Although it’s well documented that most Americans worry about the effects of our climate crisis, few talk about it with friends and family While we may be in good company keeping our concerns/fears to ourselves, according to stellar climate scientist Dr. Katharine Hayhoe “There is one thing that everyone can do, and we’re not doing it. Talk about it. If you don’t talk, why would you care? And if you don’t care, why would you do anything about it?”
But how do we talk when doing so only creates conflict? Dr Hayhoe suggests (and experiments pretty much confirm) that we would be best served by avoiding talking about the climate crisis at all. Instead, come at it sideways. Everyone has been impacted by our climate crisis but they may not acknowledge it directly. And most people trust their senses. Your opportunity is to discover what changes they are noticing. Who hasn’t mentioned our dense air last summer as the wildfires were raging? Or how much longer our summer drought lasts? Or how our hemlocks and cedars seem to be dying more than usual?
You might start with “Is it my imagination or has our weather been weird?” Or “How is this drought impacting your garden?” Or “Are you noticing fewer birds this year than 10 years ago, or are they just avoiding my yard?” Talk about those impacts they observe.
So, no more facts and data. Envision your child with fingers in their ears singing “la, la, la” as you tell them the benefits of a clean room. We can have a loving, compassionate, enlightening conversation with friends and relatives without so much as one word uttered about the climate crisis. Doing so, we find common ground, opportunity for learning and collaboration. The “cause” isn’t so important as keeping the communications channels open and safe. No need to look back. Instead look forward together. “What should we be doing about the loss of birds? How do we protect their habitat?” Talk about their observation that rainfall is becoming more erratic. Focus on what we can do: Make smart water choices, plan ahead, prepare for a water-scarce future. People are willing to make all sorts of changes if they’re convinced it will make a difference for something they care about. Especially when those changes are their own ideas!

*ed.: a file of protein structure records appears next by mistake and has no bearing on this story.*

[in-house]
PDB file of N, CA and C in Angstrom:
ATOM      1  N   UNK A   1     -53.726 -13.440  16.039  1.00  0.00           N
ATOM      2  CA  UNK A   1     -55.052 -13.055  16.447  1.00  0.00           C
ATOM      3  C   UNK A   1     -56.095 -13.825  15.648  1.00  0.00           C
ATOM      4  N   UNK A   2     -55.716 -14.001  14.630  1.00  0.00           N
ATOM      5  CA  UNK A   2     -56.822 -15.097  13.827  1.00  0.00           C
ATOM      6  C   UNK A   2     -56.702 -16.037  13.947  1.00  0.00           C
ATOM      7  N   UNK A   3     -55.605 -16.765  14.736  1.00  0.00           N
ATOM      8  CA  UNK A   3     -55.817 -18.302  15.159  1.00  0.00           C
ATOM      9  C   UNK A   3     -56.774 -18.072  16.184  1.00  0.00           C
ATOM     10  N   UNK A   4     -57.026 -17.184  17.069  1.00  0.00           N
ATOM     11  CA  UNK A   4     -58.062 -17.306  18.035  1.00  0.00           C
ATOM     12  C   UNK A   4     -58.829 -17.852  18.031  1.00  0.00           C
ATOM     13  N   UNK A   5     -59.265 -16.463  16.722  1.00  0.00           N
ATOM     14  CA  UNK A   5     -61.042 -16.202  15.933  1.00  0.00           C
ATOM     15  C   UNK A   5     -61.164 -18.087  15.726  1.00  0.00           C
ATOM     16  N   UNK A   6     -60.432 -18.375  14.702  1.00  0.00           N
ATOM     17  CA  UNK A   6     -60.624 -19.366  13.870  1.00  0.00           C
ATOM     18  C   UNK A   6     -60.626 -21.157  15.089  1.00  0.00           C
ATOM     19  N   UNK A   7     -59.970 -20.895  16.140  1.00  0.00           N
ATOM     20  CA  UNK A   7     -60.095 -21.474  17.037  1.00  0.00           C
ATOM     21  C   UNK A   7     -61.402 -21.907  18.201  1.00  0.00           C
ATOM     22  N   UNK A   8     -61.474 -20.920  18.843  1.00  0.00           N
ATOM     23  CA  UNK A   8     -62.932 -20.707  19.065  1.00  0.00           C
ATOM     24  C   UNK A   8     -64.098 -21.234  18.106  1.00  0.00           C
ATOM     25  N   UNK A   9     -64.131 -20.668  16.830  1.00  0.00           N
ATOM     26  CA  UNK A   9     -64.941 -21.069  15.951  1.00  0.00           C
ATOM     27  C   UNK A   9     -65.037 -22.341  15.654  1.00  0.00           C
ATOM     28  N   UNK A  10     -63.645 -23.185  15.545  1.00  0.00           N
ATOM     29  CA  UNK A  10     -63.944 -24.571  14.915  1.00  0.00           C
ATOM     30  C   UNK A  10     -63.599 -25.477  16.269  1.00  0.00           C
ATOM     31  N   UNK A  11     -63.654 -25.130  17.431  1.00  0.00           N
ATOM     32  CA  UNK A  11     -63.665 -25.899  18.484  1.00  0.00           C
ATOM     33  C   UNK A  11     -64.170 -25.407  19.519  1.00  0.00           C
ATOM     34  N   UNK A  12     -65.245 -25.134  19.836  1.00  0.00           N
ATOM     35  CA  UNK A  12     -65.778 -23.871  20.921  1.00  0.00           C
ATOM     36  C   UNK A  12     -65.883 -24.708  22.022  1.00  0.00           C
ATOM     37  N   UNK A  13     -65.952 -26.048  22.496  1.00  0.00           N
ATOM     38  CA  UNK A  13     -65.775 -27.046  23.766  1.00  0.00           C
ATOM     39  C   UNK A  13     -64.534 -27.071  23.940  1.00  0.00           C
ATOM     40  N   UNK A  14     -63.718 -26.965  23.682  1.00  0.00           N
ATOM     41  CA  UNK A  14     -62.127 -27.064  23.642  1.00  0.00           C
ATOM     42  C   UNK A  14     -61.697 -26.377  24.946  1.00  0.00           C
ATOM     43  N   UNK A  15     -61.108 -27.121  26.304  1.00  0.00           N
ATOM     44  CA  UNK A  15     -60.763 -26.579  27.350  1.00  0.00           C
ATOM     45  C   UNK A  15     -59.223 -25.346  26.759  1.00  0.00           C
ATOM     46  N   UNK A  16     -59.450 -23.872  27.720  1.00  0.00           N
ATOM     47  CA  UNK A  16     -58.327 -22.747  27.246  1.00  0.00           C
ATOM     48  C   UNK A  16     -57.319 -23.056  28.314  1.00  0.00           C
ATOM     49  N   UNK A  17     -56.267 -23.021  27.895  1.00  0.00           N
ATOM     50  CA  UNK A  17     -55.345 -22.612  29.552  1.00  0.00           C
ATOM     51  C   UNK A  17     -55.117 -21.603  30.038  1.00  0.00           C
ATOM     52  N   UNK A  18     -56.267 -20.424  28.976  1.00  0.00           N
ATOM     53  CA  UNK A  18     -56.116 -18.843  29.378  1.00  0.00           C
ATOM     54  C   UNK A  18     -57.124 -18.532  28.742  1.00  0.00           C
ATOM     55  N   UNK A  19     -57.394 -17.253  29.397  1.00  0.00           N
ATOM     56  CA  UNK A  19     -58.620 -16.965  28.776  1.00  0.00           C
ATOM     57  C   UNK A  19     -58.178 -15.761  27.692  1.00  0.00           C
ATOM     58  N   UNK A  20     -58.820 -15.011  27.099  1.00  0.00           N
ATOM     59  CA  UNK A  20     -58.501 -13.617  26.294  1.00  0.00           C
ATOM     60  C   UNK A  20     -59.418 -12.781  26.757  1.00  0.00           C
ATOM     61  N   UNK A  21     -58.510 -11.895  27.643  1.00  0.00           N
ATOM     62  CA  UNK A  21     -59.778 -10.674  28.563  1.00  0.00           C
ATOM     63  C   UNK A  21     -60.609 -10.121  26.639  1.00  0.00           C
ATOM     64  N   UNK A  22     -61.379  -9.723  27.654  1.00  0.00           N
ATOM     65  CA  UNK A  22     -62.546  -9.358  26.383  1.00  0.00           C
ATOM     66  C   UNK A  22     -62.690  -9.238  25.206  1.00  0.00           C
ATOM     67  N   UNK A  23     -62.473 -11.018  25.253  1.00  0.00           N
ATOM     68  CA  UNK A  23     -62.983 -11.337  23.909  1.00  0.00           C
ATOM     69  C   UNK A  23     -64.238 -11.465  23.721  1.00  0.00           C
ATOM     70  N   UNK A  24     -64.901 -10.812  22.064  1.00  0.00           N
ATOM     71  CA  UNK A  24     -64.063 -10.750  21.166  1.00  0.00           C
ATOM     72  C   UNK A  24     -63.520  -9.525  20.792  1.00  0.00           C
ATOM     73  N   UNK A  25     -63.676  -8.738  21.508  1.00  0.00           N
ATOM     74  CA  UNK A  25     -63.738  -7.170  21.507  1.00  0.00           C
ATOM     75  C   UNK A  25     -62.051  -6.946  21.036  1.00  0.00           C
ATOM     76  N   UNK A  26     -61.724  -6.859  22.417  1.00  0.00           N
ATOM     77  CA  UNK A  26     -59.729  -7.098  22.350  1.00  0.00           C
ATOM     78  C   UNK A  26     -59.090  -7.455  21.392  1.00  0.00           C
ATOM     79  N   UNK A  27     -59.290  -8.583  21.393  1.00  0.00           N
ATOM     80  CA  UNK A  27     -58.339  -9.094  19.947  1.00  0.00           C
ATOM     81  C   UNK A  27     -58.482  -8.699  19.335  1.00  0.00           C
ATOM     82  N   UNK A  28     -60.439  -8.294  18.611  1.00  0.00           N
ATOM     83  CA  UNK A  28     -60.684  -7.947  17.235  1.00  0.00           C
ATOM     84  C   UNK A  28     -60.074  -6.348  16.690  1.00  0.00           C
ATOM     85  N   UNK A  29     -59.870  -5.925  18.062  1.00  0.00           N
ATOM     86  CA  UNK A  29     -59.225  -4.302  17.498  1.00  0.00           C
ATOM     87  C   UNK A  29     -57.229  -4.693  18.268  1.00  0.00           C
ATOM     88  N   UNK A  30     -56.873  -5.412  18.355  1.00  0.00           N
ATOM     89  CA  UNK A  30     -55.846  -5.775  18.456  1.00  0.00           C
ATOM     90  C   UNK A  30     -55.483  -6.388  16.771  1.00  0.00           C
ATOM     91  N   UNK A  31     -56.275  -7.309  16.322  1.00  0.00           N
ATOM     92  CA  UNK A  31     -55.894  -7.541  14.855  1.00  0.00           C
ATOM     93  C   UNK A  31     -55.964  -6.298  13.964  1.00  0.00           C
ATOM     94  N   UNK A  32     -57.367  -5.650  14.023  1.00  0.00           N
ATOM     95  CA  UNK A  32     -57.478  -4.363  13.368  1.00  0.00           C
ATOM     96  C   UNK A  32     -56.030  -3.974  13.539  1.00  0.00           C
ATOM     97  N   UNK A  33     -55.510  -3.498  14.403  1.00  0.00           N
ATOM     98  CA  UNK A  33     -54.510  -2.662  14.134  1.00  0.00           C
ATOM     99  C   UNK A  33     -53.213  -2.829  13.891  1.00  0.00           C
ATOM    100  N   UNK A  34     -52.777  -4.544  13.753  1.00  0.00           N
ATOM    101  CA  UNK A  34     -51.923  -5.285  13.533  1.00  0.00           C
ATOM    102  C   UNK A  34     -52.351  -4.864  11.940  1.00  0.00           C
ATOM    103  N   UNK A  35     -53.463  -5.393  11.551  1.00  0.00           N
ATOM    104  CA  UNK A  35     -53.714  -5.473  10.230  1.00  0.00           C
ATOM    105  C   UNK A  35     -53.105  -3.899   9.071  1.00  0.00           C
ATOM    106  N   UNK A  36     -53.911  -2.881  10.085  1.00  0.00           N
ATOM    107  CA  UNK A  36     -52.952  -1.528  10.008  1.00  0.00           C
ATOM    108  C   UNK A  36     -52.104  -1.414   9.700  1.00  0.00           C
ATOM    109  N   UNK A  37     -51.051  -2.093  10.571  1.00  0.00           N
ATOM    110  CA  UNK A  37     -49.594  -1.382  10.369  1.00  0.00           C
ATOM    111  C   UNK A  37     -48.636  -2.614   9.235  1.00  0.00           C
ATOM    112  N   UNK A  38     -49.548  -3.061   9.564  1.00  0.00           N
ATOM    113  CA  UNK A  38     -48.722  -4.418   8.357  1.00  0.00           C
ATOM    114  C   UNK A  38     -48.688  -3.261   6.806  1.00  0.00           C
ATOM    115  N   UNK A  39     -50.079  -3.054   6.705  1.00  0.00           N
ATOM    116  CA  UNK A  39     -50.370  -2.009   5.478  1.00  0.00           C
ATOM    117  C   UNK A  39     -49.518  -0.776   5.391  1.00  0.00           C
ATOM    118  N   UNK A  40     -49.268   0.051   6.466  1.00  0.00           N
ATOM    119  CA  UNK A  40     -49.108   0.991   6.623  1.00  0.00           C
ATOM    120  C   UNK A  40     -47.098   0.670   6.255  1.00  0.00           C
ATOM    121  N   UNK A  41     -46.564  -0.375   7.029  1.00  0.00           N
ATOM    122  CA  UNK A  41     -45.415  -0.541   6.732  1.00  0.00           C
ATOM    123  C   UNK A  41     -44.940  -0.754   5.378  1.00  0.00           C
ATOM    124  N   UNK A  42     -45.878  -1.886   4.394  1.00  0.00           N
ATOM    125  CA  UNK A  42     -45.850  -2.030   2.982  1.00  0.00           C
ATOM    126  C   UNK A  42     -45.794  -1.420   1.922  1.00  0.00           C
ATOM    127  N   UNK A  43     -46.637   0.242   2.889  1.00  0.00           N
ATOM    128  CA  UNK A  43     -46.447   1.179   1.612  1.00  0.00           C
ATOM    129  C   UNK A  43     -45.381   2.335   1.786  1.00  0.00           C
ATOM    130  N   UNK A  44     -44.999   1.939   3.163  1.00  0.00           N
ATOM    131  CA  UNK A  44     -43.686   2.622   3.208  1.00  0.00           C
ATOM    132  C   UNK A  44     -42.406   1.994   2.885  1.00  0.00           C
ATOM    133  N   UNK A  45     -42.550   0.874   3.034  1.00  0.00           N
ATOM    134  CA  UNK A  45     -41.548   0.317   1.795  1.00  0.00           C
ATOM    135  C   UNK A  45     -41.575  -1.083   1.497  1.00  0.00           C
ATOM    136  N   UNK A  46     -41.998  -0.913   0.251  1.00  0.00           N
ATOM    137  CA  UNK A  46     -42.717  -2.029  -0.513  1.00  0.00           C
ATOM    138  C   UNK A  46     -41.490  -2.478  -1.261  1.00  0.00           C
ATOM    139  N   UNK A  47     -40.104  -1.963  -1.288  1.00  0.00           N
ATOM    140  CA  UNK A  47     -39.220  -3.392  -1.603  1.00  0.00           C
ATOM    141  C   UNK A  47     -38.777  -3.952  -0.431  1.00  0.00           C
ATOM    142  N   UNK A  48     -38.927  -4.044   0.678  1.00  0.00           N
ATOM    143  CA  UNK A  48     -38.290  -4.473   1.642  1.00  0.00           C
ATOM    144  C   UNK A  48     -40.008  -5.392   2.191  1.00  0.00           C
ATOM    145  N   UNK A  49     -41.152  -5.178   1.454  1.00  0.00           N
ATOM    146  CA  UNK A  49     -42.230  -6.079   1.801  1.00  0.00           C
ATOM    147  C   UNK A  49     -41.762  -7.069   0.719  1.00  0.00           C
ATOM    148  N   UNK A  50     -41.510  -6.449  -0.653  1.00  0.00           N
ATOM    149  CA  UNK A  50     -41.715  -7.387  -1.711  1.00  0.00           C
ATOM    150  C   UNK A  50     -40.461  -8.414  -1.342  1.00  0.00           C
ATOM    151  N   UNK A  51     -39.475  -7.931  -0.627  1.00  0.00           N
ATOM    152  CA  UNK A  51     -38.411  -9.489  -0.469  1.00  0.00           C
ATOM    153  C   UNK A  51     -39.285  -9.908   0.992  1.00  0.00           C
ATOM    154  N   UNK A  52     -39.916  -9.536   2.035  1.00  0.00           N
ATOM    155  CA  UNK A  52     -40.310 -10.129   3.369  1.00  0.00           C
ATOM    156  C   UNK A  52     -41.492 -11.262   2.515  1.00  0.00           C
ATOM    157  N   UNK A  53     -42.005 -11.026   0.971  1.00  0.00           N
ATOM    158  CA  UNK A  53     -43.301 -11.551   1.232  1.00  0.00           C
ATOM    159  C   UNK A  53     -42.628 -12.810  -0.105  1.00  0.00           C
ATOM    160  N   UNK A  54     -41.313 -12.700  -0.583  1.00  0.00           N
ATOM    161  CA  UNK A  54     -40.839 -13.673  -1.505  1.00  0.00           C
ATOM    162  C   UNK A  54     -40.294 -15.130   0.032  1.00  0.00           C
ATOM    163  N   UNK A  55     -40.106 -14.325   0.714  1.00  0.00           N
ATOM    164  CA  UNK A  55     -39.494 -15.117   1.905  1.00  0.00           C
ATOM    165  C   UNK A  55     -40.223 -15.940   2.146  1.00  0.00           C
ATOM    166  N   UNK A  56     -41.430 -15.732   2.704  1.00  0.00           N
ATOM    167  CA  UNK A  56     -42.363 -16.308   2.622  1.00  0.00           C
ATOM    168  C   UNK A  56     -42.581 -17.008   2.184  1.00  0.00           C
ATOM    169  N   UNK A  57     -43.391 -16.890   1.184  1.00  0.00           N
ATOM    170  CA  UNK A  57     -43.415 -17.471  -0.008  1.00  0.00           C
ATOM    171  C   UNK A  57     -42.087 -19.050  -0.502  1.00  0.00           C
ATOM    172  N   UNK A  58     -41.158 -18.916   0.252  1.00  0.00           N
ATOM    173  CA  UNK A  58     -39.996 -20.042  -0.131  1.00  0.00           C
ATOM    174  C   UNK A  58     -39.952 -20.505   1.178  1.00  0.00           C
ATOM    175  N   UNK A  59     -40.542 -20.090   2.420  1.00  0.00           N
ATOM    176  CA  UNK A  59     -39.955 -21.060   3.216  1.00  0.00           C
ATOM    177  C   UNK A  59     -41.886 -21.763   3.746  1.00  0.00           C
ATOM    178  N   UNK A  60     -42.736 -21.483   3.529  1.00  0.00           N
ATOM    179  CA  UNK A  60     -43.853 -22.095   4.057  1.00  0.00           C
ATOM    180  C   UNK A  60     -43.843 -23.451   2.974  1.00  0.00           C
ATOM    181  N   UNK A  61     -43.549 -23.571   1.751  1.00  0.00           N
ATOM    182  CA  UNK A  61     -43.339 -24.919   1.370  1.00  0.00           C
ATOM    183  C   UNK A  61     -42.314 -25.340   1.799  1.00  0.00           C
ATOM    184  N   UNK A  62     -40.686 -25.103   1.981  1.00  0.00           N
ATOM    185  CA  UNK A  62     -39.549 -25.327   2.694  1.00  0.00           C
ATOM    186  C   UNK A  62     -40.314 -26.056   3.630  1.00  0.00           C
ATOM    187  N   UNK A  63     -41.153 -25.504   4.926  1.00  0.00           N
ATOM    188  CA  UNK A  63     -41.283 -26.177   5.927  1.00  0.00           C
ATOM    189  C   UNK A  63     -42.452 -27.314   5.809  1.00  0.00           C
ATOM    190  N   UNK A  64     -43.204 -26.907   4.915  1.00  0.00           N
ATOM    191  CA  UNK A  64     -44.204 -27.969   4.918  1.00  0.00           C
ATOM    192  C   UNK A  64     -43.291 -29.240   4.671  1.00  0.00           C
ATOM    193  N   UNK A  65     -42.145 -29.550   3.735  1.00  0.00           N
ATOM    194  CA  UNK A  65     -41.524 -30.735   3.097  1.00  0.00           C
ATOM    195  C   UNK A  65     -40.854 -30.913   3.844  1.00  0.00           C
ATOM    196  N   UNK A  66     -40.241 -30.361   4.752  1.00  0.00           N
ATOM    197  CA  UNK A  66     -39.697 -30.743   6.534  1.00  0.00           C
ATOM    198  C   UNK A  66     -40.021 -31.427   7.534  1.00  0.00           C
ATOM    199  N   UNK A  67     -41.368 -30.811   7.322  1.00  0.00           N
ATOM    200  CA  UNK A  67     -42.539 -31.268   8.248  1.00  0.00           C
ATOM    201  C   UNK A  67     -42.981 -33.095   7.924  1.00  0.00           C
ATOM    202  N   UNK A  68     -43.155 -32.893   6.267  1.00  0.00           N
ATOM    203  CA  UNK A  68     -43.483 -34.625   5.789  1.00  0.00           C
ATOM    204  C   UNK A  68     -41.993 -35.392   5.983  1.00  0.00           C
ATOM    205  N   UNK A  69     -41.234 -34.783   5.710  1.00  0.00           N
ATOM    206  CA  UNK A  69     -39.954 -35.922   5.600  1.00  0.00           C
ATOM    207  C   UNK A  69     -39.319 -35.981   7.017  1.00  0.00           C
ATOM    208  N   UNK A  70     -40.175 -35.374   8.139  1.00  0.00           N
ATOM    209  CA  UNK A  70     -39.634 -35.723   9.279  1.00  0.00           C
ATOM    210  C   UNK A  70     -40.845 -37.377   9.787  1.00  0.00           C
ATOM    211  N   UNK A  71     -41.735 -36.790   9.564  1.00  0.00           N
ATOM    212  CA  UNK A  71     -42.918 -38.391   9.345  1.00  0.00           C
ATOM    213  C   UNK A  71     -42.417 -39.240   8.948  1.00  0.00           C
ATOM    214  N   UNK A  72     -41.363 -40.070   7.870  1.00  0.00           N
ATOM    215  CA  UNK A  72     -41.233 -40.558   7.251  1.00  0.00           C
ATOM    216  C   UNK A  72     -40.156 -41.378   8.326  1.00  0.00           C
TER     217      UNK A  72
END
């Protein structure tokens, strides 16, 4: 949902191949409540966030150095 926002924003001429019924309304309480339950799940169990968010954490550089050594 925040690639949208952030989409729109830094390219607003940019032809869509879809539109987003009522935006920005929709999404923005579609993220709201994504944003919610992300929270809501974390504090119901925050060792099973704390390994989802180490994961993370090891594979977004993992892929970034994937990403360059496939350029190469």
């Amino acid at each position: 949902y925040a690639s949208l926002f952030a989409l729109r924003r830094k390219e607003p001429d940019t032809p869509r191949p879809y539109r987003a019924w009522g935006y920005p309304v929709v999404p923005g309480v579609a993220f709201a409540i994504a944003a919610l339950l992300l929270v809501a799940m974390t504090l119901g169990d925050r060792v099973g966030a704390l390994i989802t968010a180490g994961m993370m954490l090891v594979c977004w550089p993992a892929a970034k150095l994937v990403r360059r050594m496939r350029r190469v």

Historically, major changes are the result of ground-swells, not the leadership of politicians. Women didn’t get the vote because the president awoke one morning inspired that “women should have the same rights I do.” Civil rights didn’t happen because Congress spontaneously recognized the error of our ways. Same with gay rights. ALL these changes came about because one person after another after another realized something was wrong and demanded change. We can, too.
If you want more ideas, check out this handbook for talking climate from the Nature Conservancy. Their document will remind you to:
Meet people where they are.
Your connection outweighs any facts you would present.
The goal is conversation, not conquest.
Focus on the person across from you.